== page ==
Winner of the Pulitzer Prize

Author provides voice for refugees

The NZ Herald reviews Viet Thanh Nguyen’s works The Sympathizer, The Refugees, and Nothing Ever Dies: Vietnam and the Memory of War.

The United States is quite the journey for Viet Thanh Nguyen, 2016 Pulitzer-prize fiction winner for The Sympathizer.

The 45-year-old father, whose recent publishing acclaim also includes Nothing Ever Dies: Vietnam and the Memory of War and this year’s The Refugees, arrived in the US as a 4-year-old Vietnamese refugee.

Today, he feels obligated to use his profile to encourage Americans to help refugees from places such as Syria. Nguyen points out when the Vietnam War ended, the US took in 150,000 Vietnamese refugees, including him.

“In the next couple of decades America took in literally hundreds of thousands more of not just Vietnamese but also Cambodian and Laotian refugees as well. America has had a tradition of hospitality and generosity that it can draw on.”

Nguyen wrote The Sympathizer and The Refugees as a rejoinder to Apocalypse Now along with the whole canon of US movies about the Vietnam War that he watched as a youngster.

“To be a Vietnamese-American growing up in this country was to understand that [most] Americans knew little and cared less about the experiences of Vietnamese people. This was exemplified in all these Hollywood Vietnam War movies, which I grew up watching.

“That was a very painful experience for me to see that the role of Vietnamese people in these movies was to be silenced, to be raped, to be killed, to scream or when we had a word/words to say, it was basically to say “thank you” to Americans, for rescuing us.”

The Refugees provides a Vietnamese voice. Nguyen says it’s very much about the psychic and emotional travails of refugees and the people they meet and love.

His hardworking parents wouldn’t let him dedicate Nothing Ever Dies: Vietnam and the Memory of War, his impressive 2016 non-fiction work, to them. They told him not to put their names on it because “the history is not over”, echoing William Faulkner’s famous line: “The past is never dead. It’s not even past.”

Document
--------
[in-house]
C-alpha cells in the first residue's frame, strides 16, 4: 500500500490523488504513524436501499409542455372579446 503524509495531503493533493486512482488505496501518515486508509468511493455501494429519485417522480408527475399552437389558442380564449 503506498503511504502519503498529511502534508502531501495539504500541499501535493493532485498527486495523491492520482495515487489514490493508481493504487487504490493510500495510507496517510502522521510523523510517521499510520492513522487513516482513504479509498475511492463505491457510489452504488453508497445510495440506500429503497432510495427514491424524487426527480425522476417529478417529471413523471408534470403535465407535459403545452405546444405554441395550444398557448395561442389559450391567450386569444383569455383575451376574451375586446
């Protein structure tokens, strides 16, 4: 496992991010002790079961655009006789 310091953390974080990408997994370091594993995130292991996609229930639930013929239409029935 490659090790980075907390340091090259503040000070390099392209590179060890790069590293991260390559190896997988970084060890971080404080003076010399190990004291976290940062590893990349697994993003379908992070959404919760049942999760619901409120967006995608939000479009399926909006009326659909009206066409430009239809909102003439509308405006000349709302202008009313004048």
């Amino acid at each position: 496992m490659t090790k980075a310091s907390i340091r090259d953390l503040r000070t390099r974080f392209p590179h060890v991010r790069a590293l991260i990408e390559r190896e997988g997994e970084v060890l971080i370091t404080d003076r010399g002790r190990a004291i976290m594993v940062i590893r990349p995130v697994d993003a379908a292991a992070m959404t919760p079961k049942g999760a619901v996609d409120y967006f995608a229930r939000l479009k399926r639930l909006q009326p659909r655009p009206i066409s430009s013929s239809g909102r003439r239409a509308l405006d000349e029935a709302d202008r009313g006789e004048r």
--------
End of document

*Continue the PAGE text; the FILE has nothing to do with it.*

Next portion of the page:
Anybody who has lived through a traumatic historical event will testify to the veracity and the endurance of his father’s claim, Nguyen says, adding that traumatic pasts need to be dealt with in complex ways and through stories.

“Even though The Vietnam War was declared over in 1975, anybody who participated, or even witnessed, that war continues to be affected by it. I think in the cases of the Vietnam War and slavery, we haven’t had that just confrontation with our pasts. Many decades later, that particular past is still not dead and it has resurged in the issues that Black Lives Matter raises. “

As an academic at the University of Southern California, he now instructs students on finding their inner writer. He laughs that there aren’t many secrets to success: write a lot, read a lot and be patient.

“All those things are simple in concept but really difficult for people to carry out. I don’t know if I spent 10,000 hours learning how to write – as Malcolm Gladwell would say – and if it’s necessary but I certainly put in thousands of hours.”

He definitely put tens of thousands of hours into reading.

“You need to read deeply and widely in order to know what not to do, what kinds of traditions your work fits into and how to allude to those traditions. You need patience because unless you’re one of those geniuses who scores a million-dollar book deal at 25, you, and most writers, will toil in obscurity for many, many years, even decades, before recognition will happen.”

Despite all that depresses him about US politics at the moment, Nguyen takes heart in print books thriving, despite their death being pronounced thousands of times during the last decade or so. Holding his own books evokes the “great delight” of his youth, in libraries and bedrooms.

“That feeling of attachment to the physical object is true for many people, that’s why we see the resurgence of vinyl, the surprising endurance of independent bookstores and the resurgence in hard copy book sales.

“I think we can take hope in the fact that we’re still human beings and not creations of artificial intelligence; that as human beings, as physical people, we still take pleasure in the tactile. There is something about that printed book that appeals not just to our minds but to our bodies as well.”


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